The expectations of women to perform nurturing work, then, must be included in any complete theory of labor.

Gender and Balance with Nature

After discussing women’s ability to bear and nurture children, to provide the majority of food in so-called developing countries, and to offer a highly specific and knowledgeable understanding of ecosystems where they live in balance with the environment, Salleh moves directly and without apology toward the heart of her argument.

Giving no credence to feminists who fear being identified as part of Nature, Salleh praises women who so self-identify. They understand the reality of human existence on the planet, she insists. It is men who remain unaware of patriarchy’s hold on them, Salleh argues, that have forgotten they, too, are of Nature:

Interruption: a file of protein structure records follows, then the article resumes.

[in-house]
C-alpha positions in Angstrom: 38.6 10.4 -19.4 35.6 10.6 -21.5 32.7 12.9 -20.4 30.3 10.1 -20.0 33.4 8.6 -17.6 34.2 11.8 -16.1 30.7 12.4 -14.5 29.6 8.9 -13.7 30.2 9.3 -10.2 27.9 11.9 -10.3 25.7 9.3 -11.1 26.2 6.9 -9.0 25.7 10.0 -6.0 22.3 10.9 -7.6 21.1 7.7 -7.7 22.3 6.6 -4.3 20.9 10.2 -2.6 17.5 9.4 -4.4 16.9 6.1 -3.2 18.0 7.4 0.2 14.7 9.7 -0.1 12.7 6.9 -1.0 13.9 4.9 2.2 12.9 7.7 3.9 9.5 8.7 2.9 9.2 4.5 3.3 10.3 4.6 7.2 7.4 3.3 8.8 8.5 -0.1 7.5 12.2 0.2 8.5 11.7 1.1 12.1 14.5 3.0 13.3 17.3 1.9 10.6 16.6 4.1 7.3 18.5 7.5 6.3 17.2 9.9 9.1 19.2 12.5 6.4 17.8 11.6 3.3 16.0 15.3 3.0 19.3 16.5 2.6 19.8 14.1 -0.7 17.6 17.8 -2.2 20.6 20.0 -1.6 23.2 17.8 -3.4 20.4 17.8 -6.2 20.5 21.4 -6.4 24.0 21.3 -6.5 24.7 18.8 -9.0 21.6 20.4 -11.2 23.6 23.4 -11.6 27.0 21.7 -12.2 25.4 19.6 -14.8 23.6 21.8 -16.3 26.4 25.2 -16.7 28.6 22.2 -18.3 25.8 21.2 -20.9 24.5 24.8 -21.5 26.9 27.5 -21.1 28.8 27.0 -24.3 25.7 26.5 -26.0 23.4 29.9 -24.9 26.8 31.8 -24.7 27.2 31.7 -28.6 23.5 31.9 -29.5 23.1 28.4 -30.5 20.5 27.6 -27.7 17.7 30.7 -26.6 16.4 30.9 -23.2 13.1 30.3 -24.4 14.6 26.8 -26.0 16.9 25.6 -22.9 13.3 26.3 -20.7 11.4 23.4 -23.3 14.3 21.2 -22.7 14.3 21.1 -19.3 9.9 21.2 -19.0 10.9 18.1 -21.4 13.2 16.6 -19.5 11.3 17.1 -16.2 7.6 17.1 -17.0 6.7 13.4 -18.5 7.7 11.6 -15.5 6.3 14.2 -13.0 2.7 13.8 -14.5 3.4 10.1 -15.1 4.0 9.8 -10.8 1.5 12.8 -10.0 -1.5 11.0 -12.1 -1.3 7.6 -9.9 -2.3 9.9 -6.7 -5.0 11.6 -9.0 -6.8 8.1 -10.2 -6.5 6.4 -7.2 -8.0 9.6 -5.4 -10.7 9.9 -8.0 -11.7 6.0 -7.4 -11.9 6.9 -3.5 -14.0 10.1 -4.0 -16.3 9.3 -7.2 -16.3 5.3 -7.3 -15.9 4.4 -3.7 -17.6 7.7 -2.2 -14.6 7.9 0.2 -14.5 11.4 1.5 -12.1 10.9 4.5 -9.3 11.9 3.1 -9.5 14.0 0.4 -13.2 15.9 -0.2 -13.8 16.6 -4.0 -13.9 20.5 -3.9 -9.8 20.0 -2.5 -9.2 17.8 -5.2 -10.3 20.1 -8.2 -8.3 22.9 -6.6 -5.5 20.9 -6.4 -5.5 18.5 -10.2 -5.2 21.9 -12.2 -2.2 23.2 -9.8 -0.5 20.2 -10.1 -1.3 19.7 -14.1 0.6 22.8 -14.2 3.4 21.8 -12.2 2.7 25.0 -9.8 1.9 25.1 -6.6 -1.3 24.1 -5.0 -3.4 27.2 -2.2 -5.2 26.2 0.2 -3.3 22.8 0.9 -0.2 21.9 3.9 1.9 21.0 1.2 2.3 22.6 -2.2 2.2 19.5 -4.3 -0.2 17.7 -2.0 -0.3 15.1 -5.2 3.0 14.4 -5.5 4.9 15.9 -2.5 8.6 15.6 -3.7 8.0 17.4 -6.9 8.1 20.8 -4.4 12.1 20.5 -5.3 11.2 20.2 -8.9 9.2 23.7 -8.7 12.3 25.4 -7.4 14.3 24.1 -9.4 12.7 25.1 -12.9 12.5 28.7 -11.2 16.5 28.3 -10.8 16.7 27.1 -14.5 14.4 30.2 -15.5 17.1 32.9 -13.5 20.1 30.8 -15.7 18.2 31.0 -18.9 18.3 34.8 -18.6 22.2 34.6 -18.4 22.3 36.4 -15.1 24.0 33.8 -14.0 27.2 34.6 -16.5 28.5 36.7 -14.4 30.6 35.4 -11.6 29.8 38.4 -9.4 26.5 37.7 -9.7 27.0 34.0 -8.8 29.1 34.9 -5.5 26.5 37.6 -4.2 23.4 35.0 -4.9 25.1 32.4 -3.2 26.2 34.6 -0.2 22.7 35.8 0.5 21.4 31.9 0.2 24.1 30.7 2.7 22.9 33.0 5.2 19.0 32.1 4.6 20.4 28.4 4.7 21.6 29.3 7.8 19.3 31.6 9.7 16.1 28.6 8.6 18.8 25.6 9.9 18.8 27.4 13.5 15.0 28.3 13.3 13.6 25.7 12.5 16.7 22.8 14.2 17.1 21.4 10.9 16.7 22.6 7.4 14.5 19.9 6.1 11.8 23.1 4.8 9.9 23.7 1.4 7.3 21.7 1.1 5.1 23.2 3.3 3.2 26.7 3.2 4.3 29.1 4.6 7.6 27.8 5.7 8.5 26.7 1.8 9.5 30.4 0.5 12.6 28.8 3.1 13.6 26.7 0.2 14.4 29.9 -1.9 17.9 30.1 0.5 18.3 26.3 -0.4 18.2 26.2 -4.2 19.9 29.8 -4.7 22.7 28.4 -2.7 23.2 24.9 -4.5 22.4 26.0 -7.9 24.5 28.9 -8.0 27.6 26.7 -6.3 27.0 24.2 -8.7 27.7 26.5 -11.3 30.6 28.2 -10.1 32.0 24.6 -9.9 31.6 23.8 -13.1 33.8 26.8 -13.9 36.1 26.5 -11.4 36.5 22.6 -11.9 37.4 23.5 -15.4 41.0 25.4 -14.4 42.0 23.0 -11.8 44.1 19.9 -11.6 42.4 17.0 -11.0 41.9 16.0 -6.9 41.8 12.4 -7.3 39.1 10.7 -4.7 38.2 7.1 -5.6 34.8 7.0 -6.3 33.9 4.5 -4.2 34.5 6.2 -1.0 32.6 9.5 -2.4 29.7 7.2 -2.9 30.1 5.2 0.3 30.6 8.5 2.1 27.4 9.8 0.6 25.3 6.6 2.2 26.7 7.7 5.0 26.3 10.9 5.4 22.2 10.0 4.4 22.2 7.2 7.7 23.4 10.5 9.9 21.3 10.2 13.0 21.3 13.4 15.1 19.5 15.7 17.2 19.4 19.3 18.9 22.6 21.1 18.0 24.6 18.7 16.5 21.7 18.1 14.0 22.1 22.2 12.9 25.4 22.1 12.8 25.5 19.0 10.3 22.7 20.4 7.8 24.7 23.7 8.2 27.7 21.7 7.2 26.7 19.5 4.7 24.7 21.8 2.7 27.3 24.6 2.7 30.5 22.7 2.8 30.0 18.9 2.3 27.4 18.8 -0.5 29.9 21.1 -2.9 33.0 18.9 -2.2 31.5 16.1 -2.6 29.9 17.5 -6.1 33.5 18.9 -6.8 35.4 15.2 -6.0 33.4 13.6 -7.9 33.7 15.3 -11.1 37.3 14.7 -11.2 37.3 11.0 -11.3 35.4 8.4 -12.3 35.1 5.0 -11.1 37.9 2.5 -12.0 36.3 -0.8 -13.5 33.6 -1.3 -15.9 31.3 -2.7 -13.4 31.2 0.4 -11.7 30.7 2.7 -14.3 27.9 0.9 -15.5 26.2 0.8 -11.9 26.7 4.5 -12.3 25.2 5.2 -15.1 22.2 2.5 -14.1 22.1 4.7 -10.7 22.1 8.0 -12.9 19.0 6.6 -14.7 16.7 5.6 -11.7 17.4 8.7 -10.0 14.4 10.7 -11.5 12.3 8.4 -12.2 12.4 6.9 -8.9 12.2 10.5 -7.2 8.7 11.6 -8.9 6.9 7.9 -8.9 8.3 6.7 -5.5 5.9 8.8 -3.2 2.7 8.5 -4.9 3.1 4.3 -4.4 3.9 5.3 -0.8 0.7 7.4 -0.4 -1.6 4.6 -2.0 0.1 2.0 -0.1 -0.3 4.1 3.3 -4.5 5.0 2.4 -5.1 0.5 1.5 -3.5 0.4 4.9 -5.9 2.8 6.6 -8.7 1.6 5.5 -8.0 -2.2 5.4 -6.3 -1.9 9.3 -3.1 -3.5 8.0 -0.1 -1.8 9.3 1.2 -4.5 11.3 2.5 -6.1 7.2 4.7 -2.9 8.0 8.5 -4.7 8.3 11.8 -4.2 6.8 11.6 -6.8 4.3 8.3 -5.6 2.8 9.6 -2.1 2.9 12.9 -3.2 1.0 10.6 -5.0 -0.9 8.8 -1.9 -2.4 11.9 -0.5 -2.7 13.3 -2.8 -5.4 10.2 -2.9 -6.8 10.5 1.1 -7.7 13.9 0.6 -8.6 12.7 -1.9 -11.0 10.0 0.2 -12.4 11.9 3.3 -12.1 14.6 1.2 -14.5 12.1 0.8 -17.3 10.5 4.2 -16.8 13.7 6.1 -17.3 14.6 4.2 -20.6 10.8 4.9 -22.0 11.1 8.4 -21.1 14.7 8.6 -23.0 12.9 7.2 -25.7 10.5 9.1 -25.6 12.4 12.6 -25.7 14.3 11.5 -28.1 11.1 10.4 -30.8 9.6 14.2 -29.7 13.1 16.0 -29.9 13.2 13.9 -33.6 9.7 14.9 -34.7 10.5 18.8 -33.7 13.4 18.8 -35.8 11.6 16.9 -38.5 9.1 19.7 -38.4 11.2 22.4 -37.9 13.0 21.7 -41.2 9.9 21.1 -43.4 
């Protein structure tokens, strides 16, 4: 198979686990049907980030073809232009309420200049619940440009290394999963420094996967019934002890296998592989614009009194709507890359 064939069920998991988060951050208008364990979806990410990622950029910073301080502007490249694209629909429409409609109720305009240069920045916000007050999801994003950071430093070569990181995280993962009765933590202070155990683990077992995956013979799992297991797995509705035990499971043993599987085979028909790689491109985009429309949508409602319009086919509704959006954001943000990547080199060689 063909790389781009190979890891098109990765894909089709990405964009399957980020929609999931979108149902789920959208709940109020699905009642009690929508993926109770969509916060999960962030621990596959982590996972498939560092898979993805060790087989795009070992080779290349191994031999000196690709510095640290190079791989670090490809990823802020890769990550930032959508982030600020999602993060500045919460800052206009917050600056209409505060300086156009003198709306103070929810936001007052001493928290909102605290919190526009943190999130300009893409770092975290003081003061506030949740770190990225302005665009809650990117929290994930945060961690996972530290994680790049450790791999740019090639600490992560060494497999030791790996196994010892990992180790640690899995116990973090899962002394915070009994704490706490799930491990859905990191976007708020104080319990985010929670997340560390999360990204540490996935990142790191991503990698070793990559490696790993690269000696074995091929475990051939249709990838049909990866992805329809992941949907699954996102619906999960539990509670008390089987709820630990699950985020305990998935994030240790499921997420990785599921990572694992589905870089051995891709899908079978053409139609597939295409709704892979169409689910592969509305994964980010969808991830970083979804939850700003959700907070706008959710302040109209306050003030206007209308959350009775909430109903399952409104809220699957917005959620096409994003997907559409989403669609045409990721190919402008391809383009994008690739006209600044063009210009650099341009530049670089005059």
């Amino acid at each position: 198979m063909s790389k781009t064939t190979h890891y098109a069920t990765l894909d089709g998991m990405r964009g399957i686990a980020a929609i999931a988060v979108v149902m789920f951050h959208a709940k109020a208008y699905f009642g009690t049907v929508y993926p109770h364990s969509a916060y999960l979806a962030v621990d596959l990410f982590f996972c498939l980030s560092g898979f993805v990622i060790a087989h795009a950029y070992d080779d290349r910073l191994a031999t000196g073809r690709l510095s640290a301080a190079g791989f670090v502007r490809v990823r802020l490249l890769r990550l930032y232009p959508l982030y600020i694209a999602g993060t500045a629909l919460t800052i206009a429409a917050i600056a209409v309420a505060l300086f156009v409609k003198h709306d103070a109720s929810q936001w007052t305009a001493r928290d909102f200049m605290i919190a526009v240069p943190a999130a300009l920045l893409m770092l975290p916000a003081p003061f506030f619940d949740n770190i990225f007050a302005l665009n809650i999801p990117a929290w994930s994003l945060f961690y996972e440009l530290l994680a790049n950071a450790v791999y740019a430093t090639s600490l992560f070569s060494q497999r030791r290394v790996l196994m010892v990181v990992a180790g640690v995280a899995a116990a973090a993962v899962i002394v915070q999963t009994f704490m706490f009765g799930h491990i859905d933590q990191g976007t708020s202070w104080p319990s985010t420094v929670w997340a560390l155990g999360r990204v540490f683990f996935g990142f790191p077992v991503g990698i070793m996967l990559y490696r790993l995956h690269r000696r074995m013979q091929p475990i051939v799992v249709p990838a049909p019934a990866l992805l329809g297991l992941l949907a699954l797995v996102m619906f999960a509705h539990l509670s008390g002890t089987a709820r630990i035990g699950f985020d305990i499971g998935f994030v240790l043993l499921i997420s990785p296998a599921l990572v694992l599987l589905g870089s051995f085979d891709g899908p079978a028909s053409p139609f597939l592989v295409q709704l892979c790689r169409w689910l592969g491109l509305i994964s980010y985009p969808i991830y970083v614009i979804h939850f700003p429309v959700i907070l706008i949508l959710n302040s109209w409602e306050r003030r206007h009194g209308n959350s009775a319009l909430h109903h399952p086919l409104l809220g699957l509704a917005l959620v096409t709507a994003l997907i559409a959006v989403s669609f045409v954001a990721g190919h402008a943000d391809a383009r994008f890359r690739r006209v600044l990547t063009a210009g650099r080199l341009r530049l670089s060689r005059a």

“The question is how to reconnect men with ecological time — materially and discursively — as opposed to taking women away from it. Just as there are “other” kinds of labor overlooked by Marx, so the human metabolism with nature can be based on a logic of reciprocity and nurture, rather than exploitation and control. (129)

Chapter 12, “Beyond Virtual Movements,” discusses in detail how the ecofeminist conceptual reframing of humans’ relationship to Nature intends to include all gender orientations, all classes, all races and ethnicities. For Salleh and many ecofeminists, the long-standing equation of M[en]/W[omen] = Nature intensifies and becomes more pernicious when Western power brokers further subjugate populations based on skin color, country of origin, jobs at the bottom of the class hierarchy, religion, sexual orientation(s) and gender identification(s).